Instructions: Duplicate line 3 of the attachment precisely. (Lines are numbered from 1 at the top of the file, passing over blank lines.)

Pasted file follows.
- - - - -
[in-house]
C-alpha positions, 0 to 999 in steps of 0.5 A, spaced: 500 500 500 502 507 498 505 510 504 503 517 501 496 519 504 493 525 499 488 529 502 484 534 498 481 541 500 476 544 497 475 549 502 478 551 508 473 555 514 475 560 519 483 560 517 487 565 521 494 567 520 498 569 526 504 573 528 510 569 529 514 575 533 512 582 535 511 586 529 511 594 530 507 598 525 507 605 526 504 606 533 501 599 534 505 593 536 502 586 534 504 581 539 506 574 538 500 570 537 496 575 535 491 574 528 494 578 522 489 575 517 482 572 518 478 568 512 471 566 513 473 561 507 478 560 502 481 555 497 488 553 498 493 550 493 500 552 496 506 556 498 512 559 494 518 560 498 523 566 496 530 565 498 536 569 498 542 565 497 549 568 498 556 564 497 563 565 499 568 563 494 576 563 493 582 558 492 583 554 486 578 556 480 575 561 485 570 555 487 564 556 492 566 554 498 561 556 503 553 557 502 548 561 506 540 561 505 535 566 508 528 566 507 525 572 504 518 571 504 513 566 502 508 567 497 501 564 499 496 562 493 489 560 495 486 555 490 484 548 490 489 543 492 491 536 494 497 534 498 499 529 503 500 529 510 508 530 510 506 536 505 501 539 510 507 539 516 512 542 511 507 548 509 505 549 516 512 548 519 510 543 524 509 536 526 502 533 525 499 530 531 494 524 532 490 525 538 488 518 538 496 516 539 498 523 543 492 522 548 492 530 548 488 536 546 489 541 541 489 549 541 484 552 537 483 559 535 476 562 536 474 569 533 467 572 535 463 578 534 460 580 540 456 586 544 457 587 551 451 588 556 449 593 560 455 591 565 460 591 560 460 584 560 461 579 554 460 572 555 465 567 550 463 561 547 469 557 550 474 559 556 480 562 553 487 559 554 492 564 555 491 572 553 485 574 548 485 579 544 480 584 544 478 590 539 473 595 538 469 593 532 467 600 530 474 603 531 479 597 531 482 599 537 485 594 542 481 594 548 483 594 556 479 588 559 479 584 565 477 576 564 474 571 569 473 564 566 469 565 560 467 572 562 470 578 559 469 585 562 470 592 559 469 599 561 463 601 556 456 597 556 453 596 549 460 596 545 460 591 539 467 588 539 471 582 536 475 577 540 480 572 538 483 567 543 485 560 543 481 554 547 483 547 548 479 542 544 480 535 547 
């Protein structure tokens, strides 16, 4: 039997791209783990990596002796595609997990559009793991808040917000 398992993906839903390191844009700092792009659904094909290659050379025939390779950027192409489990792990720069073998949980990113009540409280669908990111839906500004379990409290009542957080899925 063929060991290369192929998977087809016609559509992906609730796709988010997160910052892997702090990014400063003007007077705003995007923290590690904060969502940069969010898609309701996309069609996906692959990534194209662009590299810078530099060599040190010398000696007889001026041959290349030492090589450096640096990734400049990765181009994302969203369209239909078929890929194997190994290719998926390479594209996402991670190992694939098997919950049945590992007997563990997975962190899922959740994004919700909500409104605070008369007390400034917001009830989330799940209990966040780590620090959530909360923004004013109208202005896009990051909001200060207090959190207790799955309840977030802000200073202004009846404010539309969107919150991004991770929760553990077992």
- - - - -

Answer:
């Protein structure tokens, strides 16, 4: 039997791209783990990596002796595609997990559009793991808040917000 398992993906839903390191844009700092792009659904094909290659050379025939390779950027192409489990792990720069073998949980990113009540409280669908990111839906500004379990409290009542957080899925 063929060991290369192929998977087809016609559509992906609730796709988010997160910052892997702090990014400063003007007077705003995007923290590690904060969502940069969010898609309701996309069609996906692959990534194209662009590299810078530099060599040190010398000696007889001026041959290349030492090589450096640096990734400049990765181009994302969203369209239909078929890929194997190994290719998926390479594209996402991670190992694939098997919950049945590992007997563990997975962190899922959740994004919700909500409104605070008369007390400034917001009830989330799940209990966040780590620090959530909360923004004013109208202005896009990051909001200060207090959190207790799955309840977030802000200073202004009846404010539309969107919150991004991770929760553990077992």